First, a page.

The late Ben Bradlee “was an intriguing man,” Robert Redford has written in a brief statement sent to The Hollywood Reporter. “Bold, strong-willed and smart with a wicked and sometimes perverse sense of humor. He was unique in a world of so much conventional wisdom. With a sailor’s swagger and a tart tongue to match, he forged a new type of character as editor-in-chief of a newspaper in a time of change. It was a world I never expected was possible from just a newspaper. It was 1974, and Watergate was about to happen. To Bradlee combat was sport and he was a very good sport.” Wait…Watergate was “about” to happen in ’74? It had been happening since June 1972. The only thing left in ’74 was Nixon’s resignation, which finally happened in August.
The initial whammo-schmammo press screening of Chris Nolan‘s Interstellar happens early Thursday evening (i.e., tomorrow night), but I’d better not say where. The review embargo goes up on Monday morning but immediate post-screening tweets are good to go. I’m expecting somewhere between an 8 and 8.5 experience. I’m not expecting a 9 based on what that Fort Hood “play with my balls” guy said last weekend. Cheers to Nolan for not shooting this thing in 3D. Seriously, I love him for that. And I adore the fact that Paramount will be showing it in 70mm non-digital IMAX. How many more times is that likely to happen? This could be the last time. It’s certainly one of the last times. The celluloid sentimentalists are few in number and surrounded on all sides.
“How to handle a woman? ‘There’s a way,’ said the wise old man. ‘A way known by ev’ry woman since the whole rigmarole began.’
“‘Do I flatter her?’ I begged him answer. ‘Do I threaten or cajole or plead? Do I brood or play the gay romancer?’ Said he, smiling: ‘No indeed.’
“‘How to handle a woman? Mark me well, I will tell you, sir. The way to handle a woman is to tolerate her…gently tolerate her…lovingly tolerate her…tolerate her…tolerate her.'”
— “How to Handle A Woman,” a Richard Burton/Richard Harris song from Lerner & Lowe’s Camelot (1961).
I’ve been waiting on this puppy for a long time. You can tell that slimmed-down Mark Wahlberg, who knows gambling and street energy and the old risk-until-you’re-almost-toast thing, knows what he’s doing. He gets it, he’s there…his spiritual sweet spot. You can also tell that Jessica Lange has her steely mom thing down pat. How about John Goodman rocking the baldie, eh? Serious shit.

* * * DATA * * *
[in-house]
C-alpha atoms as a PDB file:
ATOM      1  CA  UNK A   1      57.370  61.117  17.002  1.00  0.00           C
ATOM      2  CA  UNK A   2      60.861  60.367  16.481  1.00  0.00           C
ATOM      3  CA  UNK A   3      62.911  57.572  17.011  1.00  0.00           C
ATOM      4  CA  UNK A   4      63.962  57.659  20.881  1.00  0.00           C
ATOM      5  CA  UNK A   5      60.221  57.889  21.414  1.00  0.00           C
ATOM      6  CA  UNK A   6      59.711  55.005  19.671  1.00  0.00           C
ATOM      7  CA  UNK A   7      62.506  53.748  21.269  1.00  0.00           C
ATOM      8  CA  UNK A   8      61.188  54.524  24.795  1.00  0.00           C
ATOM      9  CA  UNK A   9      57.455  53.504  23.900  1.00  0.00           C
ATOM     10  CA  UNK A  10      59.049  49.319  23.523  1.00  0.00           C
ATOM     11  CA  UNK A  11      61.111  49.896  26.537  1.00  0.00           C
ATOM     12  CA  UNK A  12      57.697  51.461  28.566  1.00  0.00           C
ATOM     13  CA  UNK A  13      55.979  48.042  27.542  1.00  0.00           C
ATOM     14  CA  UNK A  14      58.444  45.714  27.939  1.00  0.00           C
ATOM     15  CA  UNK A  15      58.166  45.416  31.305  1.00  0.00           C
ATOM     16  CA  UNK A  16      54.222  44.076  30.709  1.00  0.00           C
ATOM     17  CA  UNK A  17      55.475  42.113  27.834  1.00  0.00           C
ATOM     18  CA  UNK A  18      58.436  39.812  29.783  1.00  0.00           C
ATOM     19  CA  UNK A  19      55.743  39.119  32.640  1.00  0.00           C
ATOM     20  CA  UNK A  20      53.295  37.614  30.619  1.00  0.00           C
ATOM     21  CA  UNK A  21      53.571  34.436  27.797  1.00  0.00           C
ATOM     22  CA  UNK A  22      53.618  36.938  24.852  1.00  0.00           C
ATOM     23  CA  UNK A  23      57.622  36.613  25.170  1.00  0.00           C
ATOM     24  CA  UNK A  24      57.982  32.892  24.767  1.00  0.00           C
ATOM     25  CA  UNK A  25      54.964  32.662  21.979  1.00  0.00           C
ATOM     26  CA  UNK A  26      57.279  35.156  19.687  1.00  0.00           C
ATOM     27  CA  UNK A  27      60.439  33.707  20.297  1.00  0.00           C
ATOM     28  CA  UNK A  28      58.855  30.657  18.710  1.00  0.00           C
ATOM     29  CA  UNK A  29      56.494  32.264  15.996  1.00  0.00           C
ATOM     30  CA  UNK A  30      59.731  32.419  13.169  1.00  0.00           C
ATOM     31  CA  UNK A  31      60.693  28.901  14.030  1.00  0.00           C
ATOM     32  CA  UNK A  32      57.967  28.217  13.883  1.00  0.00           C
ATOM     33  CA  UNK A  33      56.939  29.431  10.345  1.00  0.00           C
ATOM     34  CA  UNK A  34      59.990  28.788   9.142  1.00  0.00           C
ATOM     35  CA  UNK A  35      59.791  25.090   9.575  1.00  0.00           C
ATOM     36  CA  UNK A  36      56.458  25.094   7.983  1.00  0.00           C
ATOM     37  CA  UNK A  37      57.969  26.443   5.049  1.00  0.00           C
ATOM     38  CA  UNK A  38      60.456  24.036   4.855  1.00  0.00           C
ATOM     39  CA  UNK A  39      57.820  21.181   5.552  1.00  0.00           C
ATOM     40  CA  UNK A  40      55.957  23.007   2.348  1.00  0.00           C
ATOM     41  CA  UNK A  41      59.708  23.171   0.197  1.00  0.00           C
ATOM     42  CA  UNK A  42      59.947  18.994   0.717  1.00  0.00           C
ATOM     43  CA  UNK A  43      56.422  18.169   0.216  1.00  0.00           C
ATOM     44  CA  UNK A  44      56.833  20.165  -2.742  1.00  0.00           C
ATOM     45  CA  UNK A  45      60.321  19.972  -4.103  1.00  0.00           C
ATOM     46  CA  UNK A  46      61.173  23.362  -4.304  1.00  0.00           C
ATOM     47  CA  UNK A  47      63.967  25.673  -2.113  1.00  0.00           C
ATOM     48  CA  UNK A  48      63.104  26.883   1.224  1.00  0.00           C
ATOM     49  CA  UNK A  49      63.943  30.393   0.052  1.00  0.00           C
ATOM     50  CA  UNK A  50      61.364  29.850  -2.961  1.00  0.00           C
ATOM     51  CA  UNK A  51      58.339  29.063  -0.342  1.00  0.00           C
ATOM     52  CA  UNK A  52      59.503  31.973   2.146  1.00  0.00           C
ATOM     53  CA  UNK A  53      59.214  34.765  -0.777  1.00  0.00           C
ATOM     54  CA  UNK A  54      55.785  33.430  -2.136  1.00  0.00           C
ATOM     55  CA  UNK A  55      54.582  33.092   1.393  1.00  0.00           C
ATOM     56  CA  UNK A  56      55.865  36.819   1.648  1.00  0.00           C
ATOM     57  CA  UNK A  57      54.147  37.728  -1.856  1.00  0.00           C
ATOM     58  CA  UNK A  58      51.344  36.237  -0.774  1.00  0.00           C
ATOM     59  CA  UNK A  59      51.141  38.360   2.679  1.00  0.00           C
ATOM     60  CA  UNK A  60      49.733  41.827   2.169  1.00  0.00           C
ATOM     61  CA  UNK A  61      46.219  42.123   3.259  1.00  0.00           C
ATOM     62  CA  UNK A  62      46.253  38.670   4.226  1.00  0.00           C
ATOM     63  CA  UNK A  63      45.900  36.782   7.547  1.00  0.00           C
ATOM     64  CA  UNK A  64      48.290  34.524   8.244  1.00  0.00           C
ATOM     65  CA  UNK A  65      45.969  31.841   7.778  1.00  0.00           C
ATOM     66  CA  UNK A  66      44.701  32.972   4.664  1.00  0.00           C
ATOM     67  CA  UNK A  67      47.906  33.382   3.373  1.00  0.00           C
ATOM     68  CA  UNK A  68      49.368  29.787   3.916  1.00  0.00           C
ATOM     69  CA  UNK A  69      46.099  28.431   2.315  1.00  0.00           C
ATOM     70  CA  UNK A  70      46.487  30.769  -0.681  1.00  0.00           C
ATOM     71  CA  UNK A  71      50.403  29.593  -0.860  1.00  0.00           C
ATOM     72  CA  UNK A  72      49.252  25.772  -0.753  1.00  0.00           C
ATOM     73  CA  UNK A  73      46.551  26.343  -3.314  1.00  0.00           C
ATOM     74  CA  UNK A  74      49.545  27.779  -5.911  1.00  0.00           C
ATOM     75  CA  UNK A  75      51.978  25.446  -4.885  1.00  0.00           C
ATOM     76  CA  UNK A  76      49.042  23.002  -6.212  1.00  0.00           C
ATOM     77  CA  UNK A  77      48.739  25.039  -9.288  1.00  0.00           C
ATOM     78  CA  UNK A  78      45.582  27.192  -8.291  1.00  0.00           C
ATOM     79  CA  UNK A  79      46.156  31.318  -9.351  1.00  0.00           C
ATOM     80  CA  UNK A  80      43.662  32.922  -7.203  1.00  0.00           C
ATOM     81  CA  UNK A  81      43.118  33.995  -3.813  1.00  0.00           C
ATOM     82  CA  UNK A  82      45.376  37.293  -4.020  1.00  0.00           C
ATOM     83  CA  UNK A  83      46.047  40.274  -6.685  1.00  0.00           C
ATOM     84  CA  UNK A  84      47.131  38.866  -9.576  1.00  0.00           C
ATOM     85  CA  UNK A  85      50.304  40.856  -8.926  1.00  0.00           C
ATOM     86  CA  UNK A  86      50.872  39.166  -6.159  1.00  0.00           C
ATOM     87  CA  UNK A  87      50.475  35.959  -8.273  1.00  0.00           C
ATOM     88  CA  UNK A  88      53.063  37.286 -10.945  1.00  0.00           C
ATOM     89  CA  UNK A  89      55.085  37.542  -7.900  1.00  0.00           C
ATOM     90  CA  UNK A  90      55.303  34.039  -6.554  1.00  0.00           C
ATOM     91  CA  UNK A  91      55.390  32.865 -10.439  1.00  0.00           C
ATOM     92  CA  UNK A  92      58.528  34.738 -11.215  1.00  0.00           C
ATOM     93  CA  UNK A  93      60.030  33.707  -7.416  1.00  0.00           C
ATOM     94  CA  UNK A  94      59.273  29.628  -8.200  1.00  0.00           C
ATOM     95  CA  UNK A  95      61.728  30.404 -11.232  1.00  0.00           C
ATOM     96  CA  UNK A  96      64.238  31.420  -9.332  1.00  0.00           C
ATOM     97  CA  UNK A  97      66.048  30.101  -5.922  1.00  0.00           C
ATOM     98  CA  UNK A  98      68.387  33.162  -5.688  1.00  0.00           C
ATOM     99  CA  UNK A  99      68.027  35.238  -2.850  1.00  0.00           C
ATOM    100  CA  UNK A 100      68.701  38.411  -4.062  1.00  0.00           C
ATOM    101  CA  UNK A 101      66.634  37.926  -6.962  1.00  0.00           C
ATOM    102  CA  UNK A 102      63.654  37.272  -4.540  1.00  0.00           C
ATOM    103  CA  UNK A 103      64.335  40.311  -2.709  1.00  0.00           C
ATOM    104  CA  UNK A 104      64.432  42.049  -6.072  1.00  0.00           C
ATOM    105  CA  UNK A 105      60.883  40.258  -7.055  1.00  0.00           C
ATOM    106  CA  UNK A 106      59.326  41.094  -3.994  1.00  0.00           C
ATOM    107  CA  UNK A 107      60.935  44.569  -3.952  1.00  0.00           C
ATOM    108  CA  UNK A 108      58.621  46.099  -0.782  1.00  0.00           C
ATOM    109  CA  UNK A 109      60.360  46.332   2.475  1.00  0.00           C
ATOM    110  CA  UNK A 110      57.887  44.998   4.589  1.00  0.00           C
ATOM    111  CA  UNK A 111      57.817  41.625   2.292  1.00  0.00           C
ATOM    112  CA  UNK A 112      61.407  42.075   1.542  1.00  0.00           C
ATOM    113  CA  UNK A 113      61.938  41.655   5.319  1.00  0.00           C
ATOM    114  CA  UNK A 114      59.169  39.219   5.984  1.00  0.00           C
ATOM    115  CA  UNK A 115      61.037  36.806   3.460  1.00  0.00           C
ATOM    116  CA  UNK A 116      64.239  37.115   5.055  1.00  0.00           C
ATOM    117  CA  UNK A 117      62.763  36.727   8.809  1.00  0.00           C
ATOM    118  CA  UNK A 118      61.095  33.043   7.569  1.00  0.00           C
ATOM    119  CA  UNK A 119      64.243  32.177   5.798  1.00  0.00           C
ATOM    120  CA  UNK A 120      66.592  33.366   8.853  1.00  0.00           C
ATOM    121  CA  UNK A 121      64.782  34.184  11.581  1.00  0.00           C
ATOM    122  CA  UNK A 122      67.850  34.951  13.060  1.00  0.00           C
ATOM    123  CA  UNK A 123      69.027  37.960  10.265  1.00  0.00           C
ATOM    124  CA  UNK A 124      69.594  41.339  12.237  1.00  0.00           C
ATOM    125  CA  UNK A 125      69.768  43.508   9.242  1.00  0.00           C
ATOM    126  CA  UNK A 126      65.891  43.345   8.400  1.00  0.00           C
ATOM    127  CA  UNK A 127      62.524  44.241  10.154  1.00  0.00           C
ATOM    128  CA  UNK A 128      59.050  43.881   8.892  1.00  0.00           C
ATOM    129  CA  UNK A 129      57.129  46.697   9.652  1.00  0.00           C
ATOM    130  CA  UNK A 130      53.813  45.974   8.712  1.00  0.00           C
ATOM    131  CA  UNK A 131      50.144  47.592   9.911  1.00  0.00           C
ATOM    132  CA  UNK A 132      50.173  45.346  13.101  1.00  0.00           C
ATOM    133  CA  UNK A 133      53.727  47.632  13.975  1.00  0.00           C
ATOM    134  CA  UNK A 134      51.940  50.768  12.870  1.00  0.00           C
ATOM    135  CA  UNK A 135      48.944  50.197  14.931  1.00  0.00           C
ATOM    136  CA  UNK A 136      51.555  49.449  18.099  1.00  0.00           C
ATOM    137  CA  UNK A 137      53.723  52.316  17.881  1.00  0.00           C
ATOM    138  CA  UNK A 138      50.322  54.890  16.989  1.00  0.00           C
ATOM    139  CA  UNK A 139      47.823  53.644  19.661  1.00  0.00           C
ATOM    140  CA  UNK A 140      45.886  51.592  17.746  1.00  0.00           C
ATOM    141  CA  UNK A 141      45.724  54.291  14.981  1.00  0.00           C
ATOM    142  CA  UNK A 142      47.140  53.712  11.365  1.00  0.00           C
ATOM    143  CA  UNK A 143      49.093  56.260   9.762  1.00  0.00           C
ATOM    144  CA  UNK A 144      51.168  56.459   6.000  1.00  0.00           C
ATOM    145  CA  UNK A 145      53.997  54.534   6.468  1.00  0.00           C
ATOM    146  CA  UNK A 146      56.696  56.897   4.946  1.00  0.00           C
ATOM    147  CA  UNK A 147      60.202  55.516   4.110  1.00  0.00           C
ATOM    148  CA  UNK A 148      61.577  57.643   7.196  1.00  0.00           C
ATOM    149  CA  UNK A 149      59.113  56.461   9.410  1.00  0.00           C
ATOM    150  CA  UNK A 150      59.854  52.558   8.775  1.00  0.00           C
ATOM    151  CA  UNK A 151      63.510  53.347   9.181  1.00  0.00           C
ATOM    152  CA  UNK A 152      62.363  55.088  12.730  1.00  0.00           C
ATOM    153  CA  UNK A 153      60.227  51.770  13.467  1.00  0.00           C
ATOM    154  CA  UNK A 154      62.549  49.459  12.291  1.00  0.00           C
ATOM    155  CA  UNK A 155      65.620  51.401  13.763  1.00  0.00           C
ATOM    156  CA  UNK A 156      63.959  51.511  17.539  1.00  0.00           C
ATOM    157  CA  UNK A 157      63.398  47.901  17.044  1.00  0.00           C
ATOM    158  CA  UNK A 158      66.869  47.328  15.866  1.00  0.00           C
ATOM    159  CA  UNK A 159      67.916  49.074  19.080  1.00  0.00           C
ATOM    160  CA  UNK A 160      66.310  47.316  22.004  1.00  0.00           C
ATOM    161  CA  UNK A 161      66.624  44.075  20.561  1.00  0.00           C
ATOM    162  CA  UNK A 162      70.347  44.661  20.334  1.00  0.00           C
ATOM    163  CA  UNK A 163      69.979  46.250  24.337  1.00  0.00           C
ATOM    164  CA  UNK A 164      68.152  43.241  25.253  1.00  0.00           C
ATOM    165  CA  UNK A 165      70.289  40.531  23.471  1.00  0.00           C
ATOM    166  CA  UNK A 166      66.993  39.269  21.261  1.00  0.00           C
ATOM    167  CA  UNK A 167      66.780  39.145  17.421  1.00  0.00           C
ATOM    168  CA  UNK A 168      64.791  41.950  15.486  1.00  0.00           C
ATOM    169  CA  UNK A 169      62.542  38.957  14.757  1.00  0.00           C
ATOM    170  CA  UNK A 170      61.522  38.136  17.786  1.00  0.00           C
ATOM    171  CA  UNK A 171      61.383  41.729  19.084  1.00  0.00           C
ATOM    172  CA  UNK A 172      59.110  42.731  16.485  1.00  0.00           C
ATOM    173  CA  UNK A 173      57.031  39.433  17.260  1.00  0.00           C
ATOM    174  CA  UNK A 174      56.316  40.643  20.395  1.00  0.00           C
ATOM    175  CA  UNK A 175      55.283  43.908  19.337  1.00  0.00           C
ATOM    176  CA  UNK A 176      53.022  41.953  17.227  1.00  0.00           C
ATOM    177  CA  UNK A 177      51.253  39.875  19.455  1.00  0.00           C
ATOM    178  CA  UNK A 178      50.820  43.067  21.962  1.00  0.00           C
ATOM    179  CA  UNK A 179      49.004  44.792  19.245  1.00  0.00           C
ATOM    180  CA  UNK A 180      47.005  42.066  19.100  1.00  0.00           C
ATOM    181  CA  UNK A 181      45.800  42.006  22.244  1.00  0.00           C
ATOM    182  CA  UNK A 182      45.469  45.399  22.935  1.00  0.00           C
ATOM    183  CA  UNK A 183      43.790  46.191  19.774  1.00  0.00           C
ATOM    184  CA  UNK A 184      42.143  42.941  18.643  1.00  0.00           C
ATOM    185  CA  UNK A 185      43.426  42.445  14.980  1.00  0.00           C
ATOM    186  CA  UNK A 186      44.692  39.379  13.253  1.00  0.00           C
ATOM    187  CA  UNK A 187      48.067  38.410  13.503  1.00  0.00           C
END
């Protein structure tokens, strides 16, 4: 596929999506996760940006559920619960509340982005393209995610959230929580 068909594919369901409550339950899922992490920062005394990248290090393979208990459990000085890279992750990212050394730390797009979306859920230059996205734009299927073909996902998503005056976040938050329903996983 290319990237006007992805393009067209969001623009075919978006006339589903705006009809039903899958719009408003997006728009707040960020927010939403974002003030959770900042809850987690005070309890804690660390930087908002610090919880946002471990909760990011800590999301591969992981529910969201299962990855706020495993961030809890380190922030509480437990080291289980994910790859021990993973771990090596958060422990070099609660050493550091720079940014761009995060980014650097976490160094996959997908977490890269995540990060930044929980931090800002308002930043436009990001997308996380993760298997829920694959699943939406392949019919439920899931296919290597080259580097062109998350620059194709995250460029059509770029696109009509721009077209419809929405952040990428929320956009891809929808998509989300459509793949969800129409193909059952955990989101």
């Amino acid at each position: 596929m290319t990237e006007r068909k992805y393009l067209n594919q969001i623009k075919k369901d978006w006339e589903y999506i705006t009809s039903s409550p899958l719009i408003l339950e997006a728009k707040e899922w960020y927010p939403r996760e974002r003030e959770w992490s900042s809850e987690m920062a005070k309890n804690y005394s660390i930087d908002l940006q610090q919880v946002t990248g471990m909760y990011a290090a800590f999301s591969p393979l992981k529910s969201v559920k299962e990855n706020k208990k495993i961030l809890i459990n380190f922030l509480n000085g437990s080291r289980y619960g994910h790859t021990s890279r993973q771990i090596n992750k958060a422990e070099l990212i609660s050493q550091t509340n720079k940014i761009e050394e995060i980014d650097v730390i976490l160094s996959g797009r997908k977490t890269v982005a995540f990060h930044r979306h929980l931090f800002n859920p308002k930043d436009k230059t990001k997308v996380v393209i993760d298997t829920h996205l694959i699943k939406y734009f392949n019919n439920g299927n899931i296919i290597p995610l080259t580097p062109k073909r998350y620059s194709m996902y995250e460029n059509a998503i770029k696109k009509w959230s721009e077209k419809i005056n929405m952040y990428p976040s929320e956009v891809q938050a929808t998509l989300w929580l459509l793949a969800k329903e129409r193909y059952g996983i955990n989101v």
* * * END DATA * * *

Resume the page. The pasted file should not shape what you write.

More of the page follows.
Poor Zak (formerly called Jazz) is getting castrated at Laurel Pet Hospital today. I don’t know where I got the idea that a neutering operation costs around $300, but I’m wrong. If I hadn’t told the vet to forget about doing a blood work test (on a seven-month-old kitten in the prime of life?) I’d be paying $100 more. If I hadn’t told her to forget about a flea treatment I’d be paying over $600. (I have some flea treatment stuff at home, thanks.) If I hadn’t told them to forget about giving Zak his final boosters I’d be paying $750 or so. Edgar Buchanan to Alan Ladd in Shane: “S’matter, son? You look kinda pale.”
The “new” Renee Zellweger looks nice these days. Pretty, relaxed, well-tended. But the fact that she bears little if any resemblance to the actress who starred in Jerry Maguire, Cold Mountain, Bridget Jones Diary and Chicago has caught people’s attention. And wouldn’t you know it but Zellweger and Hollywood Elsewhere will probably cross paths next Monday (10.27) at the Savannah Film Festival. (I’ll be there between Friday, 10.24 and Tuesday, 10.28.) Why is her “work” getting all this attention now, a week before she shows up in Savannah with guys like me hanging around? What, for that matter, has Ms. Zellweger done lately? I’m in no way chuckling or making light of the fact that her career has been slowing down. It happens. It’s tough. There but for the grace of God.
But in a very real appearance sense the Zellweger of 10 or 15 years ago has been pretty much erased. The spirit and personality are presumably still intact, of course, but I really, genuinely, honest-to-God don’t recognize her…although she does look pleasant and attractive as far as those terms go. The eyes, the jaw…really strange.
First-rate “work” is supposed to enhance, de-sag and de-age so subtly that people notice a certain improvement without wondering how or chattering behind your back. That’s how it used to be, at least. Maybe the new aesthetic is “don’t make yourself look slightly younger…throw your entire face out in the trash and start over clean with a nice, fresh newbie.” Imagine what Rod Serling would make of this.
One naturally assumes that Chuck Workman‘s Magician: The Astonishing Life and Work of Orson Welles is about his facility with magic. Nope — it’s just a tribute to his filmmaking genius. And an argument, it seems, that he didn’t peak at 25 when he made Citizen Kane. Clips from almost every existing Welles film plus the usual talking-head testimonials (Steven Spielberg, Martin Scorsese, Richard Linklater, Peter Bogdanovich). And by the way, nobody wolfed it down like Welles. Chris Pratt can’t hold a candle.